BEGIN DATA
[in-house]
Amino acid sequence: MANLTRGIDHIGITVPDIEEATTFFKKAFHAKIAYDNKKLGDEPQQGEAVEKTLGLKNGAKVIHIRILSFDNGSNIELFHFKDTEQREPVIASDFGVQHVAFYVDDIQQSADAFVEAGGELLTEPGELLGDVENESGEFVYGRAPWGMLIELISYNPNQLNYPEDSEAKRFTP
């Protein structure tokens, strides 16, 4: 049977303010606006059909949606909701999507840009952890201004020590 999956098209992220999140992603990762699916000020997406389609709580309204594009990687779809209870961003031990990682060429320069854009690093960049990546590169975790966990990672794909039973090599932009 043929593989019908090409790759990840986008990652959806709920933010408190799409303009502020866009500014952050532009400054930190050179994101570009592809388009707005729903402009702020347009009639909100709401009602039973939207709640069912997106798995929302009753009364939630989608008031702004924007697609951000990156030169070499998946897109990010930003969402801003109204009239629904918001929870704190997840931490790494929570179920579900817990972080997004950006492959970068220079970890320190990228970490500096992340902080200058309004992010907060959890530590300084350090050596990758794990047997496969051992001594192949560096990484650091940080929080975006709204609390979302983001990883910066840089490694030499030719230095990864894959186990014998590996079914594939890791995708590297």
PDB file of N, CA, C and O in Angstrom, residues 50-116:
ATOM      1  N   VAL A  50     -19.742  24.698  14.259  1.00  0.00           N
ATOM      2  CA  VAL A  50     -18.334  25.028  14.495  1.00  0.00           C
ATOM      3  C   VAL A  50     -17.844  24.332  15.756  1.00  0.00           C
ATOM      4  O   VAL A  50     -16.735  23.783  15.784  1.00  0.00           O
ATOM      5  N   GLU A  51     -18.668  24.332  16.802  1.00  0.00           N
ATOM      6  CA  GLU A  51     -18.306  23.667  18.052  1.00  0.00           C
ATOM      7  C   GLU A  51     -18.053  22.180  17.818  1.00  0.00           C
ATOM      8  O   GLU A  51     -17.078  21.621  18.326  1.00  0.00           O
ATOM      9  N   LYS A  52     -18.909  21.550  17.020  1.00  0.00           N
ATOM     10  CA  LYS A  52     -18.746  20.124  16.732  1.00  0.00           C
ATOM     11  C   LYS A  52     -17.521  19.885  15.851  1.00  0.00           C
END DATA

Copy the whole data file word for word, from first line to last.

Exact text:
[in-house]
Amino acid sequence: MANLTRGIDHIGITVPDIEEATTFFKKAFHAKIAYDNKKLGDEPQQGEAVEKTLGLKNGAKVIHIRILSFDNGSNIELFHFKDTEQREPVIASDFGVQHVAFYVDDIQQSADAFVEAGGELLTEPGELLGDVENESGEFVYGRAPWGMLIELISYNPNQLNYPEDSEAKRFTP
């Protein structure tokens, strides 16, 4: 049977303010606006059909949606909701999507840009952890201004020590 999956098209992220999140992603990762699916000020997406389609709580309204594009990687779809209870961003031990990682060429320069854009690093960049990546590169975790966990990672794909039973090599932009 043929593989019908090409790759990840986008990652959806709920933010408190799409303009502020866009500014952050532009400054930190050179994101570009592809388009707005729903402009702020347009009639909100709401009602039973939207709640069912997106798995929302009753009364939630989608008031702004924007697609951000990156030169070499998946897109990010930003969402801003109204009239629904918001929870704190997840931490790494929570179920579900817990972080997004950006492959970068220079970890320190990228970490500096992340902080200058309004992010907060959890530590300084350090050596990758794990047997496969051992001594192949560096990484650091940080929080975006709204609390979302983001990883910066840089490694030499030719230095990864894959186990014998590996079914594939890791995708590297």
PDB file of N, CA, C and O in Angstrom, residues 50-116:
ATOM      1  N   VAL A  50     -19.742  24.698  14.259  1.00  0.00           N
ATOM      2  CA  VAL A  50     -18.334  25.028  14.495  1.00  0.00           C
ATOM      3  C   VAL A  50     -17.844  24.332  15.756  1.00  0.00           C
ATOM      4  O   VAL A  50     -16.735  23.783  15.784  1.00  0.00           O
ATOM      5  N   GLU A  51     -18.668  24.332  16.802  1.00  0.00           N
ATOM      6  CA  GLU A  51     -18.306  23.667  18.052  1.00  0.00           C
ATOM      7  C   GLU A  51     -18.053  22.180  17.818  1.00  0.00           C
ATOM      8  O   GLU A  51     -17.078  21.621  18.326  1.00  0.00           O
ATOM      9  N   LYS A  52     -18.909  21.550  17.020  1.00  0.00           N
ATOM     10  CA  LYS A  52     -18.746  20.124  16.732  1.00  0.00           C
ATOM     11  C   LYS A  52     -17.521  19.885  15.851  1.00  0.00           C